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Technical Briefs

Oscillatory Flow Through a Channel With Stick-Slip Walls: Complex Navier’s Slip Length

[+] Author and Article Information
Chiu-On Ng1

Department of Mechanical Engineering, The University of Hong Kong, Pokfulam Road, Hong Kongcong@hku.hk

C. Y. Wang

Department of Mathematics, Michigan State University, East Lansing, MI 48824

1

Corresponding author.

J. Fluids Eng 133(1), 014502 (Jan 13, 2011) (6 pages) doi:10.1115/1.4003219 History: Received August 28, 2010; Revised December 08, 2010; Published January 13, 2011; Online January 13, 2011

Effective slip lengths for pressure-driven oscillatory flow through a parallel-plate channel with boundary slip are deduced using a semi-analytic method of eigenfunction expansions and point matching. The channel walls are each a superhydrophobic surface micropatterned with no-shear alternating with no-slip stripes, which are aligned either parallel or normal to the flow. The slip lengths are complex quantities that are functions of the oscillation frequency, the channel height, and the no-shear area fraction of the wall. The dependence of the complex nature of the slip length on the oscillation frequency is investigated in particular.

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Copyright © 2011 by American Society of Mechanical Engineers
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Figures

Grahic Jump Location
Figure 1

Oscillatory flow through a parallel-plate channel with walls that are patterned with a periodic array of longitudinal or transverse no-shear stripes. The patterns of the two walls are arranged in-phase with each other so that the flow is symmetrical about the centerline of the channel. The x- and z-axes are normal and parallel to the stripes, respectively, while the y-axis is perpendicular to the channel walls. The length dimensions are normalized with respect to half the period of the wall pattern.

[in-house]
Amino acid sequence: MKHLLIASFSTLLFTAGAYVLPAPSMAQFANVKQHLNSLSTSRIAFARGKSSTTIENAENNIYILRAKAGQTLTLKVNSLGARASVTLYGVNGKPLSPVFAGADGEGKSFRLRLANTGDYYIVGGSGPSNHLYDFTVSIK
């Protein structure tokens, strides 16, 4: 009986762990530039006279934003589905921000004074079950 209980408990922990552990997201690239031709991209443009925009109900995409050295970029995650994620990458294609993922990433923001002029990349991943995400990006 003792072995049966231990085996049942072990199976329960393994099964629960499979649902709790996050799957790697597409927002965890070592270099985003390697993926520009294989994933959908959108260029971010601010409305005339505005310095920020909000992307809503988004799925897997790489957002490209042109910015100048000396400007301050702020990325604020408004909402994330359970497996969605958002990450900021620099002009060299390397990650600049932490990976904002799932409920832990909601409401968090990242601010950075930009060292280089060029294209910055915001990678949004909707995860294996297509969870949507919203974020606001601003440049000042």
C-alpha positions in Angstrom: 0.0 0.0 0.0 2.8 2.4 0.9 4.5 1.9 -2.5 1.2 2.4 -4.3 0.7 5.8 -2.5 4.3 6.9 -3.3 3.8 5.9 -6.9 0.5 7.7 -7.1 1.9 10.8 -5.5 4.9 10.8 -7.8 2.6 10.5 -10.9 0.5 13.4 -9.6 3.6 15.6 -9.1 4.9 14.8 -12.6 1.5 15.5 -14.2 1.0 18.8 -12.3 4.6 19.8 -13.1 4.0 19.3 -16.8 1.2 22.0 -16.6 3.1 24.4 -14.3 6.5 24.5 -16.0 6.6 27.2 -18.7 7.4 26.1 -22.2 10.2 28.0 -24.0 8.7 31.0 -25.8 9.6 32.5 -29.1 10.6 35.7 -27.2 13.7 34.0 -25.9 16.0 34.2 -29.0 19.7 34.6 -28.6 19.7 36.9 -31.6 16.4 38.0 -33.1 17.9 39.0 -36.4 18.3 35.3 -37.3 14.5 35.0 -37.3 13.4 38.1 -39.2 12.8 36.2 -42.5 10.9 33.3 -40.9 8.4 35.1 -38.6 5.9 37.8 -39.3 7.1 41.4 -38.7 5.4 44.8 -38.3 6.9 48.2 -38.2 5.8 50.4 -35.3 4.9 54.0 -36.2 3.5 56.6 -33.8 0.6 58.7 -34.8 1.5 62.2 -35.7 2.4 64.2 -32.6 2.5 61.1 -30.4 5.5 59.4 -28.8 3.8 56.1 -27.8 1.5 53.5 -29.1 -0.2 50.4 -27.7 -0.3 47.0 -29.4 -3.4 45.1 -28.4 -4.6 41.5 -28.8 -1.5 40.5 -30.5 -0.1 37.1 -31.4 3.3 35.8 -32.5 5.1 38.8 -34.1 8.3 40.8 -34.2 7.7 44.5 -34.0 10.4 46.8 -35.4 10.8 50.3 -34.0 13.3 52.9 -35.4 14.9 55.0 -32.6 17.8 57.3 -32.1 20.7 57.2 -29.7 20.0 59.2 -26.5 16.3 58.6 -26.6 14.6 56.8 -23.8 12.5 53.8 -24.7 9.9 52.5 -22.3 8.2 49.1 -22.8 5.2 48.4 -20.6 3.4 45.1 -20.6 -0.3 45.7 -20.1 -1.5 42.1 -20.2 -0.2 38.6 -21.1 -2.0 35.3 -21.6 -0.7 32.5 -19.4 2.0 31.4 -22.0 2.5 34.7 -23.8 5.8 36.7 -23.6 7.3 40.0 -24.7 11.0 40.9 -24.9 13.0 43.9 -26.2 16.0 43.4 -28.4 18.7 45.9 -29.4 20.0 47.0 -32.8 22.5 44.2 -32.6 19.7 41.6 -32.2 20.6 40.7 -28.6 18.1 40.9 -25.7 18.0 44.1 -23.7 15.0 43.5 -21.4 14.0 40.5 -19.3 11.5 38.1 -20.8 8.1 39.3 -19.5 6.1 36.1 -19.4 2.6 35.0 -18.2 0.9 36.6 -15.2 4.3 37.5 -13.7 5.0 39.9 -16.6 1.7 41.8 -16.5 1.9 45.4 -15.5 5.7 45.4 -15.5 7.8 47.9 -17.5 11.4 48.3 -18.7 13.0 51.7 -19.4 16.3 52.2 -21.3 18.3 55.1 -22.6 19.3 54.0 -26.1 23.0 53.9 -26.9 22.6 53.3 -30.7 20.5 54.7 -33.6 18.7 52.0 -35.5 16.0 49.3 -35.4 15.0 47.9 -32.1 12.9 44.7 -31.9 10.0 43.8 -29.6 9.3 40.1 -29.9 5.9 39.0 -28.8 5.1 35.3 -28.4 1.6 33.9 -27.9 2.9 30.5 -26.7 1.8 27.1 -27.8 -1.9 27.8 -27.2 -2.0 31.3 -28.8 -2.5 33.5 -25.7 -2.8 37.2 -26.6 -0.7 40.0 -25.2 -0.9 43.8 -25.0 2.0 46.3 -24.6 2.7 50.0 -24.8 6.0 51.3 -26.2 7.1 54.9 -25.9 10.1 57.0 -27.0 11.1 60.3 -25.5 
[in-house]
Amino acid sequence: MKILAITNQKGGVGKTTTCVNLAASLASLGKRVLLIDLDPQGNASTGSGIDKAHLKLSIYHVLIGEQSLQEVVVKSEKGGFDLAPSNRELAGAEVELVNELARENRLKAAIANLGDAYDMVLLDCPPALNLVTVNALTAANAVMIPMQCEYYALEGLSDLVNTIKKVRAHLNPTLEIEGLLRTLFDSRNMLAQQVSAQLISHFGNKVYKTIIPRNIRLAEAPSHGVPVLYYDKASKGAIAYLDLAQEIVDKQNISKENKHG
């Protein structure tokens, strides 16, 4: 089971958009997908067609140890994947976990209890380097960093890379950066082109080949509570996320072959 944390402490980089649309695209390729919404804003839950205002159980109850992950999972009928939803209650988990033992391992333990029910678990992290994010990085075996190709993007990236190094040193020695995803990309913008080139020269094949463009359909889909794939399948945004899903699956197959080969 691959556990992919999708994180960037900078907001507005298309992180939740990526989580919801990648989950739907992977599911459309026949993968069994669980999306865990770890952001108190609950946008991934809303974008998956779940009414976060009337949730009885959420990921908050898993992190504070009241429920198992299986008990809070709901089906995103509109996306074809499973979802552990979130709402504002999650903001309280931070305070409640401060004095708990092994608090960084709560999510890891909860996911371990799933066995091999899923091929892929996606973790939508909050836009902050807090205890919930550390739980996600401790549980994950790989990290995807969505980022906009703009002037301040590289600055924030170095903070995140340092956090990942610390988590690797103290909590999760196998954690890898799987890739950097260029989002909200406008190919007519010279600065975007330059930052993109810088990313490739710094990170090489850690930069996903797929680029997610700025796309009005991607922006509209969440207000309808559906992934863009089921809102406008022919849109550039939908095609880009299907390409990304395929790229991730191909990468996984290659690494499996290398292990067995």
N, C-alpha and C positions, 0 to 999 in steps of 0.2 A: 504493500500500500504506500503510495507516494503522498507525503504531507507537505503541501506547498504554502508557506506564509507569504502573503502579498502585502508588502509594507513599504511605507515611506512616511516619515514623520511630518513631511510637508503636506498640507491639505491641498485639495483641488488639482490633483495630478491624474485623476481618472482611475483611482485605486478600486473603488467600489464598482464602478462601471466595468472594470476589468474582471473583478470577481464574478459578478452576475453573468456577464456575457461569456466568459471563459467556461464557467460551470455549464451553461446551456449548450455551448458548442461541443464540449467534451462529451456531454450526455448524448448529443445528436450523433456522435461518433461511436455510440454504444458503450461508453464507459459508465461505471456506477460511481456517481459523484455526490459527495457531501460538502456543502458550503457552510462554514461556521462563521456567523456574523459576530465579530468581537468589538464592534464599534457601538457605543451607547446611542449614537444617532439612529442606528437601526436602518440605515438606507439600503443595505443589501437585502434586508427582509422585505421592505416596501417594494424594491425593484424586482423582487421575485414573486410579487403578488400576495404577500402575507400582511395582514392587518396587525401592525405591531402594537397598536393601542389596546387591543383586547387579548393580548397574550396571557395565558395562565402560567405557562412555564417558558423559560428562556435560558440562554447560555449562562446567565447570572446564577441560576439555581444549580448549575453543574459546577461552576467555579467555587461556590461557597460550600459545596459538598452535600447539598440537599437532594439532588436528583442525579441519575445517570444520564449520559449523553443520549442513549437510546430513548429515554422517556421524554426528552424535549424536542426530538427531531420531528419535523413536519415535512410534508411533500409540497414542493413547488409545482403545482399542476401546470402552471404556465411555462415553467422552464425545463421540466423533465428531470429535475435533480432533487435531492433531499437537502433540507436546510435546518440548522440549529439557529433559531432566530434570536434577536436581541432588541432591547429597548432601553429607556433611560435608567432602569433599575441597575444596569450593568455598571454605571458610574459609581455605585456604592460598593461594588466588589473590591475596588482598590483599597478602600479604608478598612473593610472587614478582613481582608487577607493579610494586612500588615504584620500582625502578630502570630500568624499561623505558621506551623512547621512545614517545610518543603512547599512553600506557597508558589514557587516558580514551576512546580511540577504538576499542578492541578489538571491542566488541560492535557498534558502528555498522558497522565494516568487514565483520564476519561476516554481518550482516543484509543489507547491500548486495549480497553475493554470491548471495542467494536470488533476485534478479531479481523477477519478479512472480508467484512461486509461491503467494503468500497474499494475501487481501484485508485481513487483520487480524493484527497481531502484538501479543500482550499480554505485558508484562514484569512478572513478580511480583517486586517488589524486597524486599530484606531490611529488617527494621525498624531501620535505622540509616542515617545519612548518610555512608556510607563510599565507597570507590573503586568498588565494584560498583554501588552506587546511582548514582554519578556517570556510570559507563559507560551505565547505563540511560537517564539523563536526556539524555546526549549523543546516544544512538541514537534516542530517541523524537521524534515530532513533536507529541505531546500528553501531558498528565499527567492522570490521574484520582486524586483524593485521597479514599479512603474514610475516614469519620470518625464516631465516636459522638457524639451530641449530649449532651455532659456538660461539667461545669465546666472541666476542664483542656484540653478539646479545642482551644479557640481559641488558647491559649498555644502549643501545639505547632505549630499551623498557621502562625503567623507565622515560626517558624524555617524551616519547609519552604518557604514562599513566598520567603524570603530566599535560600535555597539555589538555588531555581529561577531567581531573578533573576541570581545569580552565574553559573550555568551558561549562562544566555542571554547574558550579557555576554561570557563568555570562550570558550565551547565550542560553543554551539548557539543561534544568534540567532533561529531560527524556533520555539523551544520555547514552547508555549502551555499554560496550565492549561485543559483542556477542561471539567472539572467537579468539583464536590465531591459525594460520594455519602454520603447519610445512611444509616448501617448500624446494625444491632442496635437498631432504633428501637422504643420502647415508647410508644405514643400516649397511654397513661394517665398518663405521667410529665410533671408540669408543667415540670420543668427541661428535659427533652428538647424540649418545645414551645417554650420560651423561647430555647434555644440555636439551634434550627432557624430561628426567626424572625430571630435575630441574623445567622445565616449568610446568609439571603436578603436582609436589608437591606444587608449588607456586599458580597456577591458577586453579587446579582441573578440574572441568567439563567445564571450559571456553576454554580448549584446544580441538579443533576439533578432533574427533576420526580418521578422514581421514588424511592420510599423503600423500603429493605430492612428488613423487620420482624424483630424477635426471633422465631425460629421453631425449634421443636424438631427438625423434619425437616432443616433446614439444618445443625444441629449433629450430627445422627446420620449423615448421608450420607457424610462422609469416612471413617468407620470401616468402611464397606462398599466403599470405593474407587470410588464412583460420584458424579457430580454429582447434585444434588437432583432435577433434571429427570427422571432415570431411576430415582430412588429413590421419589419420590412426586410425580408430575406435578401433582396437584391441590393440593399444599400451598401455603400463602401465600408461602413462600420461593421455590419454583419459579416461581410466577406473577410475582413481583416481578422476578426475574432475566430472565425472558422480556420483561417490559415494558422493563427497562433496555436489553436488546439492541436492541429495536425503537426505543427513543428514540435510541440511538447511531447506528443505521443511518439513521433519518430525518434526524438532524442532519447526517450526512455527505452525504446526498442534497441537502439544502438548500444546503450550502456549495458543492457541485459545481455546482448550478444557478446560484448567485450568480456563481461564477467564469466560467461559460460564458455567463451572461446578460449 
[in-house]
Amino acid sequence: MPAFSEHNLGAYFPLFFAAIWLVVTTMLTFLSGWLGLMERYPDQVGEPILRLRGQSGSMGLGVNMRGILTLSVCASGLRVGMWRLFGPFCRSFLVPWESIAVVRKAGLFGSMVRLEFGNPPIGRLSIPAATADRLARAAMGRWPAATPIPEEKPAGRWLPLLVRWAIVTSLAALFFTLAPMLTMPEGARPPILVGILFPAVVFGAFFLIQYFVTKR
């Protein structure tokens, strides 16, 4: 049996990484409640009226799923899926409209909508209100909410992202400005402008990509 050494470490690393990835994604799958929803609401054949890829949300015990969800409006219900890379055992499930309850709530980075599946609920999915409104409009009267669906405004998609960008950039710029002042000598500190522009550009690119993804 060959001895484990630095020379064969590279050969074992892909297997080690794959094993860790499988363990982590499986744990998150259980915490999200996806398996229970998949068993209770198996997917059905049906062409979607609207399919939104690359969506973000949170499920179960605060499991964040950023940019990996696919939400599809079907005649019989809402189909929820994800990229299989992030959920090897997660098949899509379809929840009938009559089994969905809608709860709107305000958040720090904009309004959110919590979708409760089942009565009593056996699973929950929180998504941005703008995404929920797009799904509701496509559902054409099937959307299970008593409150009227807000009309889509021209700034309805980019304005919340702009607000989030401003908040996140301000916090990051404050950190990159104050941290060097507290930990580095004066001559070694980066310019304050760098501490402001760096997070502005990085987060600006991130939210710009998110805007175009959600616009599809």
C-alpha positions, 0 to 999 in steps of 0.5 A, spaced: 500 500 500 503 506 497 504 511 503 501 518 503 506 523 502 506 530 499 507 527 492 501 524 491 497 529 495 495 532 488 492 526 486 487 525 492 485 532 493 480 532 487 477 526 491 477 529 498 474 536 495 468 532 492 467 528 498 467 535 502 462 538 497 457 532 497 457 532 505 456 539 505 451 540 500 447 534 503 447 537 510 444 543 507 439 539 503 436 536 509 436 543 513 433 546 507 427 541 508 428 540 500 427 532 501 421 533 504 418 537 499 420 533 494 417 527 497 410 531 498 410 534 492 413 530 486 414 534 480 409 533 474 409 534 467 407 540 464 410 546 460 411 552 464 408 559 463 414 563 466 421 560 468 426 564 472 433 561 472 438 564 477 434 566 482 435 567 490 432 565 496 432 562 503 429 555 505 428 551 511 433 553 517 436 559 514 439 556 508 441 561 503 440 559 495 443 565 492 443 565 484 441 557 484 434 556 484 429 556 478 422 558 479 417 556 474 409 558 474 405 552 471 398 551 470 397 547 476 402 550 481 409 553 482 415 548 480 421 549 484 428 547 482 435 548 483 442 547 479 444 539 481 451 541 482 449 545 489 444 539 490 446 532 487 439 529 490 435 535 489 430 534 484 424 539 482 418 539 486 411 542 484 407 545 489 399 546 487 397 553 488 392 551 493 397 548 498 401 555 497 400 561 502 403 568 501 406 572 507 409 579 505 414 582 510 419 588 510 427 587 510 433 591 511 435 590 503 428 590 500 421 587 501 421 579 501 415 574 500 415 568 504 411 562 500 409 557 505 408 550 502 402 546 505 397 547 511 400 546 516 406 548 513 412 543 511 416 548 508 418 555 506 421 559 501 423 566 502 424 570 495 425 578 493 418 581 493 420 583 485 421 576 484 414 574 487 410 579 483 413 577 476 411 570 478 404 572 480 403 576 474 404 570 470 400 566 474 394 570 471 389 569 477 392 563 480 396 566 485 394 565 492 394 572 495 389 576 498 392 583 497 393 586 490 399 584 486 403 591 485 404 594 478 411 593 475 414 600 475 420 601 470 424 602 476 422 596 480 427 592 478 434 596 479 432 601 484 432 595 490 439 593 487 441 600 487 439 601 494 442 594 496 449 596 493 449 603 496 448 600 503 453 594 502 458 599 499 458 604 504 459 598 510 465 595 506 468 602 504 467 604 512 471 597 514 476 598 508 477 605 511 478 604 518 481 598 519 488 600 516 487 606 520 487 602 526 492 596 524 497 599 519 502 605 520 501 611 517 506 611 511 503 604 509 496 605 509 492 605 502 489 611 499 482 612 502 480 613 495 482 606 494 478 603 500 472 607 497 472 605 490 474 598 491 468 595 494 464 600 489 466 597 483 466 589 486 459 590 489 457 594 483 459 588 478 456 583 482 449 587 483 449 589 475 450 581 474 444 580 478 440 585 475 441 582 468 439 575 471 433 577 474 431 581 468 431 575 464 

Grahic Jump Location
Figure 3

For longitudinal flow, (a) the real part of the slip length δ∥, (b) the imaginary part of the slip length δ∥, (c) the magnitude of the mean velocity |W¯| relative to that without wall slip |W¯0|, and (d) the phase ϕ of the mean velocity are plotted as functions of the channel height h, and the no-shear area fraction of the wall a, where the oscillation parameter Ω=5. In (d), the phase is in degrees, and the dashed line is for the case without wall slip or a=0.

Grahic Jump Location
Figure 4

For transverse flow, (a) the real part of the slip length δ⊥, (b) the imaginary part of the slip length δ⊥, (c) the magnitude of the mean velocity |U¯| relative to that without wall slip |U¯0|, and (d) the phase ϕ of the mean velocity are plotted as functions of the oscillation parameter Ω, and the no-shear area fraction of the wall a, where the channel height h=2. In (a), the dotted lines are the limiting steady-state values of the slip length δ⊥P given by Eq. 1. In (d), the phase is in degrees, and the dashed line is for the case without wall slip or a=0.

Grahic Jump Location
Figure 2

For longitudinal flow, (a) the real part of the slip length δ∥, (b) the imaginary part of the slip length δ∥, (c) the magnitude of the mean velocity |W¯| relative to that without wall slip |W¯0|, and (d) the phase ϕ of the mean velocity are plotted as functions of the oscillation parameter Ω, and the no-shear area fraction of the wall a, where the channel height h=2. In (a), the dotted lines are the limiting steady-state values of the slip length δ∥P given by Eq. 1. In (d), the phase is in degrees, and the dashed line is for the case without wall slip or a=0.

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